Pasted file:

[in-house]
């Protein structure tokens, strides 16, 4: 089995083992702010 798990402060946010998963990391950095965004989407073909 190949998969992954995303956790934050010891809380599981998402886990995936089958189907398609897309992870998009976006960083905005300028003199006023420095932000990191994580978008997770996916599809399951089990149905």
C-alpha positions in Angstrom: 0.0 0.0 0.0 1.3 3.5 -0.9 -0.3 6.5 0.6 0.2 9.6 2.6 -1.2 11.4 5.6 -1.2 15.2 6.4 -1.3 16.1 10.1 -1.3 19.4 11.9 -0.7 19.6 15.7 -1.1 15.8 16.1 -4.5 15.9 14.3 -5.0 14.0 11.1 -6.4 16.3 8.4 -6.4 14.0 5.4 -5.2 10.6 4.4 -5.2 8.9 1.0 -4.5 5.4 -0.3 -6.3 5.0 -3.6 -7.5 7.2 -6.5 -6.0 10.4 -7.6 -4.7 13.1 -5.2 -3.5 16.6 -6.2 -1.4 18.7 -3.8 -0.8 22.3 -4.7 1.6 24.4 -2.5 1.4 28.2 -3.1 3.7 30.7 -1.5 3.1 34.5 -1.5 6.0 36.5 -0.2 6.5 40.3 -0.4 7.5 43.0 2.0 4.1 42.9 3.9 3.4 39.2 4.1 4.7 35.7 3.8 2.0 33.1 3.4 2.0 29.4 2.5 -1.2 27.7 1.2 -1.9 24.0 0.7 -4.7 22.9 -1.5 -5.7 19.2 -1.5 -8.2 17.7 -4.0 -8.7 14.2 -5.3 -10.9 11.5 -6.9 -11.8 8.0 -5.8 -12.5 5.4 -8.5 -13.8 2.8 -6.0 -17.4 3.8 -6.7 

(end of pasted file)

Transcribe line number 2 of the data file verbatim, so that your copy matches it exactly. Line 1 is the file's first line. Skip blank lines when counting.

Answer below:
């Protein structure tokens, strides 16, 4: 089995083992702010 798990402060946010998963990391950095965004989407073909 190949998969992954995303956790934050010891809380599981998402886990995936089958189907398609897309992870998009976006960083905005300028003199006023420095932000990191994580978008997770996916599809399951089990149905």